Islamabad, Nov 11 (UNI) Pakistan's central bank has suspended the licence of the Khanani and Kalia foreign exchange company after the arrest of its owners on charges of illegally transferring billions of dollars abroad.
The licence of the firm, Khanani and Kalia International, was suspended for 30 days for violating rules and regulations and its head office, branches, franchises, payment booths and currency exchange booths were debarred from undertaking any business during the period.
While the pictures in the media of a handcuffed Munaf Kalia, one of the owners of the company, unnerved others in the business, the exchange rate remained unaffected.
The government alleges that the company was involved in physical export of foreign exchange and the Federal Investigation Agency (FIA) says it has evidence to prove the allegation.
''Nervous owners of most of the exchange companies were unwilling to discuss the issue with the media,'' Dawn newspaper reported today.
However, the president of the Forex Association of Pakistan, Malik Bostan, said the action against the country's biggest exchange company would hurt remittances from overseas Pakistanis which were expected to reach seven billion dollars by the end of June 2009.
Hundreds of thousands of dollars of overseas Pakistanis were to land in Pakistan through the company.
Mr Bostan said the State Bank of Pakistan (SBP) should help resolve the issue of such remittances.
''Most of the remittances of overseas Pakistanis are coming through the exchange companies because their charges are lower than those of banks. The action has shattered the confidence of overseas Pakistanis in all exchange companies,'' he said.
Pakistan received record remittances of about 6.5 billion dollars during 2007-8 from overseas workers, enabling the country to meet at least 50 per cent of the record current account deficit.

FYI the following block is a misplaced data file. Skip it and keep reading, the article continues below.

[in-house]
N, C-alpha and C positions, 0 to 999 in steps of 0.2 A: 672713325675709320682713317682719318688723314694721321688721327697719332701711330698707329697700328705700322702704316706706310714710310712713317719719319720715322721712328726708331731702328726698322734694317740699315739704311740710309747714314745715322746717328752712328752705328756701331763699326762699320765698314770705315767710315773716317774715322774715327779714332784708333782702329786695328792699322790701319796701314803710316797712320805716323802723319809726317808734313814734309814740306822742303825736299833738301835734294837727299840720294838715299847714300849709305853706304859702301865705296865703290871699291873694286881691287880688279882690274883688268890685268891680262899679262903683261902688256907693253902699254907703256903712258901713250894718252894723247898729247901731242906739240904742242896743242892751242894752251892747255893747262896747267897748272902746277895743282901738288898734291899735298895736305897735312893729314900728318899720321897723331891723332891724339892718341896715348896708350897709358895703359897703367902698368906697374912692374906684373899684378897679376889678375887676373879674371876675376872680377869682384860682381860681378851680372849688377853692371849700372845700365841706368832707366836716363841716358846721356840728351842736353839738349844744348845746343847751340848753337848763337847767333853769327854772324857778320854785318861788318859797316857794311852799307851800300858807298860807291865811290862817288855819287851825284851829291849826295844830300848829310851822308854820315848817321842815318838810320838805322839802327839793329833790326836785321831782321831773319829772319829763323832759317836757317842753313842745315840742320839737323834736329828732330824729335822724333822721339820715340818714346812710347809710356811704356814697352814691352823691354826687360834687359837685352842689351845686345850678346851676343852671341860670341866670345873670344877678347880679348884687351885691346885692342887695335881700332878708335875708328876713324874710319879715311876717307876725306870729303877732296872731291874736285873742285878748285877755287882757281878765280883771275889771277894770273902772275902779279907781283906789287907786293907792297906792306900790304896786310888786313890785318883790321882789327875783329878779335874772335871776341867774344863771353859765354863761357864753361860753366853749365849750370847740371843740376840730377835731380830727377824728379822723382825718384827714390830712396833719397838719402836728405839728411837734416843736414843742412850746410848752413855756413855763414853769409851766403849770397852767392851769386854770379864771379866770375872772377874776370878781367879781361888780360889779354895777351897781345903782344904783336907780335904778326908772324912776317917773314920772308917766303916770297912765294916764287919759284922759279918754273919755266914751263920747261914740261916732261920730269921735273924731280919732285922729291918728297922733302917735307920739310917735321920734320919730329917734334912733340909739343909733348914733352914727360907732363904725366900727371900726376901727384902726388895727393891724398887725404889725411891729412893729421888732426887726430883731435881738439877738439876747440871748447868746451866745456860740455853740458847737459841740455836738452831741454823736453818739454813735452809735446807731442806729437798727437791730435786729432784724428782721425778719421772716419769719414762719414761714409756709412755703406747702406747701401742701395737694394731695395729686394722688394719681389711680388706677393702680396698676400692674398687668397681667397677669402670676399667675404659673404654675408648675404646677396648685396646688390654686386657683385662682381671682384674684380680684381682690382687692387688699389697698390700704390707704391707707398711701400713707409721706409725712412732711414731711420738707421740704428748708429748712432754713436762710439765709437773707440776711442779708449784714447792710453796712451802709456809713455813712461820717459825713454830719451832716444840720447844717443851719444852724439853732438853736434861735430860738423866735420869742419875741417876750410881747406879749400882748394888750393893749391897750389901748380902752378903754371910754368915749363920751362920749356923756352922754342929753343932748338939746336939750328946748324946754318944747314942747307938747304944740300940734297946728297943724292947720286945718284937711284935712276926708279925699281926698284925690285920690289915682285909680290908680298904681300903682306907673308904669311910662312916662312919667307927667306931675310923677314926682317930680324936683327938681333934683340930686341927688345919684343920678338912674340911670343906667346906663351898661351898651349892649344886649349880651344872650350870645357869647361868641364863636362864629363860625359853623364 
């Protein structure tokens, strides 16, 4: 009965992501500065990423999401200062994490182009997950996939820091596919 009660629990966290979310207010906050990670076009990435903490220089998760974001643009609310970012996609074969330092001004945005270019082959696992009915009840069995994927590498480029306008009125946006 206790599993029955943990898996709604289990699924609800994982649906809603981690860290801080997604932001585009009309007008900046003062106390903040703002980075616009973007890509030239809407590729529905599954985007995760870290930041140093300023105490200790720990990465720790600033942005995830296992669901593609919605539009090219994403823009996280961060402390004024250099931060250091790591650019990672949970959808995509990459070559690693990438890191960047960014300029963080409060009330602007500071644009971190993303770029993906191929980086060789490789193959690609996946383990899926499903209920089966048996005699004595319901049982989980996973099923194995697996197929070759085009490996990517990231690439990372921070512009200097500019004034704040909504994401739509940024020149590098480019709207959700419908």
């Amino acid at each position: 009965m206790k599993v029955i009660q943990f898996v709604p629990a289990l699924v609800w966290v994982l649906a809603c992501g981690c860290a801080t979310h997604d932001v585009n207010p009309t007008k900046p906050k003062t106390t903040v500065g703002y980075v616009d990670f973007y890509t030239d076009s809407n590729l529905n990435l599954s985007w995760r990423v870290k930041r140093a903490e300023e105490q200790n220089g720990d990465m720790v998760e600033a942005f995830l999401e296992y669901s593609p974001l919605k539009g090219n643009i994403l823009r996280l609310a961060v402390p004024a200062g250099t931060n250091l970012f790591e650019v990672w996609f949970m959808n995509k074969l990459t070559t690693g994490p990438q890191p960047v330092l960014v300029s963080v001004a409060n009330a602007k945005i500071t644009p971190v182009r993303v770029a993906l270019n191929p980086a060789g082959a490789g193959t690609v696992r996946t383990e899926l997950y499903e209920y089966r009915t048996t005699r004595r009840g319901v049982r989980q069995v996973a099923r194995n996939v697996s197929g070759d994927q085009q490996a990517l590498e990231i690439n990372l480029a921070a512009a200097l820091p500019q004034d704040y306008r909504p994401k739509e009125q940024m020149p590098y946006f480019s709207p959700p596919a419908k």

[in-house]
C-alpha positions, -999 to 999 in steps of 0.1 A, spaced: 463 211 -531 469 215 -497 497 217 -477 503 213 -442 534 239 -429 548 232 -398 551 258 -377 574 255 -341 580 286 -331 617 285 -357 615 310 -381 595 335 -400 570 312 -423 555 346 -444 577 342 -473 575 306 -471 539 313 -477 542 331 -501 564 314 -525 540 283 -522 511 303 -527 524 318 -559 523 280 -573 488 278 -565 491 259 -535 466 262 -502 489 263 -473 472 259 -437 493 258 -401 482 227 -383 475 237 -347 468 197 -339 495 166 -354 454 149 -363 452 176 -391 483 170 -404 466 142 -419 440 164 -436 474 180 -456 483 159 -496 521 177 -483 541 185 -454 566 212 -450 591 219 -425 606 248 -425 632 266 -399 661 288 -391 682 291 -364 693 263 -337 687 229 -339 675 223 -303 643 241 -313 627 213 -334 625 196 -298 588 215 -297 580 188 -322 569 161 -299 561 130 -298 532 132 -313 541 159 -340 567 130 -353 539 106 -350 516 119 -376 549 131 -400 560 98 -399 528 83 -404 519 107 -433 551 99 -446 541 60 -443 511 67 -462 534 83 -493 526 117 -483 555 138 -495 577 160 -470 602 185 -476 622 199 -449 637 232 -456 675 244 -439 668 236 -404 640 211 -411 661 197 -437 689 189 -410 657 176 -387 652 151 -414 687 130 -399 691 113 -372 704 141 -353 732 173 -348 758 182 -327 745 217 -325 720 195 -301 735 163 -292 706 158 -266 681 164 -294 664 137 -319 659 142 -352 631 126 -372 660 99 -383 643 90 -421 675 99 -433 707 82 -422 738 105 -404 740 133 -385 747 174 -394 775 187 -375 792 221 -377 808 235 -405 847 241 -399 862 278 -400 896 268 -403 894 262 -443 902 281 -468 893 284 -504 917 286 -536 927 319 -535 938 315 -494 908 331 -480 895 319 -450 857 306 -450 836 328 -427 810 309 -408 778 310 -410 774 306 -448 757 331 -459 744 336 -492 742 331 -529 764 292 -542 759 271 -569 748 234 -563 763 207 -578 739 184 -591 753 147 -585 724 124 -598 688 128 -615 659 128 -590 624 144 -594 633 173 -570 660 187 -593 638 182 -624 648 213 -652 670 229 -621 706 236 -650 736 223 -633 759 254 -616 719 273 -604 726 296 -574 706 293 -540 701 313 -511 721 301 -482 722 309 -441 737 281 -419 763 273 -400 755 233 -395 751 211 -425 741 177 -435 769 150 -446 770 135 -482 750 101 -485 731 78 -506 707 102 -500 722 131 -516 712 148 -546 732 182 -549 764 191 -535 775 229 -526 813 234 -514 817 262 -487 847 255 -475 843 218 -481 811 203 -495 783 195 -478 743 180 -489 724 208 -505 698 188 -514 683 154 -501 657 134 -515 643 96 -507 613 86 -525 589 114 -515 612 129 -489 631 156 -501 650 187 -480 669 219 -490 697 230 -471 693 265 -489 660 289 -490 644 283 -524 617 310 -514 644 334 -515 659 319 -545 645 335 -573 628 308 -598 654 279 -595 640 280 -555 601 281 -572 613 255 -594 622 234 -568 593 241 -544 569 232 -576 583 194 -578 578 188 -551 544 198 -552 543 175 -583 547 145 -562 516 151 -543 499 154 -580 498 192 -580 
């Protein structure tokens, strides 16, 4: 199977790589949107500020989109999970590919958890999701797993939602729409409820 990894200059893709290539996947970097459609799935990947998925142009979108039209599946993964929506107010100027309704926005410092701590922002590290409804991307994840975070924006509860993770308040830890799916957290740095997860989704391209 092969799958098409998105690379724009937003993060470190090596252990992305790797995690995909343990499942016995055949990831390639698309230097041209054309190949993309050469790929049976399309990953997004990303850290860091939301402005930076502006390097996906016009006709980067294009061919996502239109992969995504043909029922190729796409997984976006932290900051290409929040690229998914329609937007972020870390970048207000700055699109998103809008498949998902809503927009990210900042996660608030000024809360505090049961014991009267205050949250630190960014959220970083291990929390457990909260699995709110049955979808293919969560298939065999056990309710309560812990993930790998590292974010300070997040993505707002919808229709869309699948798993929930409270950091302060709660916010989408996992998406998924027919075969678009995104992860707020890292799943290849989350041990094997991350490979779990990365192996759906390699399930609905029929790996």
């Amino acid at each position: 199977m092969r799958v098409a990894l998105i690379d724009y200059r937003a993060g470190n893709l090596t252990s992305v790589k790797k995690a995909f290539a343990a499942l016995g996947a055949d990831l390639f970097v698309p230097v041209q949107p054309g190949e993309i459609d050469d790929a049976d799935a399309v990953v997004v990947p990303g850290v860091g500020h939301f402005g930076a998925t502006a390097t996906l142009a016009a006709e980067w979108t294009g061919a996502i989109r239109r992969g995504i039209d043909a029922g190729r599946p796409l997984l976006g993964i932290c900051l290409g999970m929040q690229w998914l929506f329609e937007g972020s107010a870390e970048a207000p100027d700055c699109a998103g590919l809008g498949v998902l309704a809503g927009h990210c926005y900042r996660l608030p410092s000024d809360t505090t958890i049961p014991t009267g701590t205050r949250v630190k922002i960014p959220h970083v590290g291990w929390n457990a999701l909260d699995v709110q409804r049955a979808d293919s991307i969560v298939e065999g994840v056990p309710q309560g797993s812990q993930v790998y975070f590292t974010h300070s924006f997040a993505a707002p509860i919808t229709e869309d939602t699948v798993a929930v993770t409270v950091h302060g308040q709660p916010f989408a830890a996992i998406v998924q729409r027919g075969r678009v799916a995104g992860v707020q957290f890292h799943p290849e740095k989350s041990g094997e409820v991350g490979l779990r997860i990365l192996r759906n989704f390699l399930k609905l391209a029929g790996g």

Remittances during the first quarter of the current fiscal year showed a 24 per cent growth, the only thing to move in favour of the economy.
''We have offered to provide 500 million dollars each month to the government but our offer has been ignored without giving any reason,'' Mr Bostan said.
The government has failed to get help from its closest friends, like Saudi Arabia and China, and has been forced to seek an IMF loan that would certainly slow down the economy and produce massive unemployment.
The exchange companies were shocked over the raid conducted by the FIA without taking the State Bank into confidence.
''We have been assured by the FIA that no further action will be taken against any exchange company without informing the State Bank,'' said Mr Bostan.
The terrified currency market was abuzz with rumours about involvement of some political elements but it remained clueless about the real reason behind the sudden FIA crackdown.
Not a single currency dealer was ready to accept the allegation that 10 billion dollars had been exported illegally.
A State Bank circular observed that despite reiterating the commitment to strictly comply with the SBP rules and regulations, the level of compliance on certain occasions was found to be unsatisfactory.
''This state of affairs has been viewed very seriously and the exchange companies, in their own interest, are advised to maintain their compliance status to the requisite levels,'' it said.
''It is reiterated that in case any exchange company is found involved in any violation of SBP rules and regulations in general and any undocumented transactions in particular, strict action leading towards suspension or cancellation of the licence will be taken against the company involved,'' the SBP warned.
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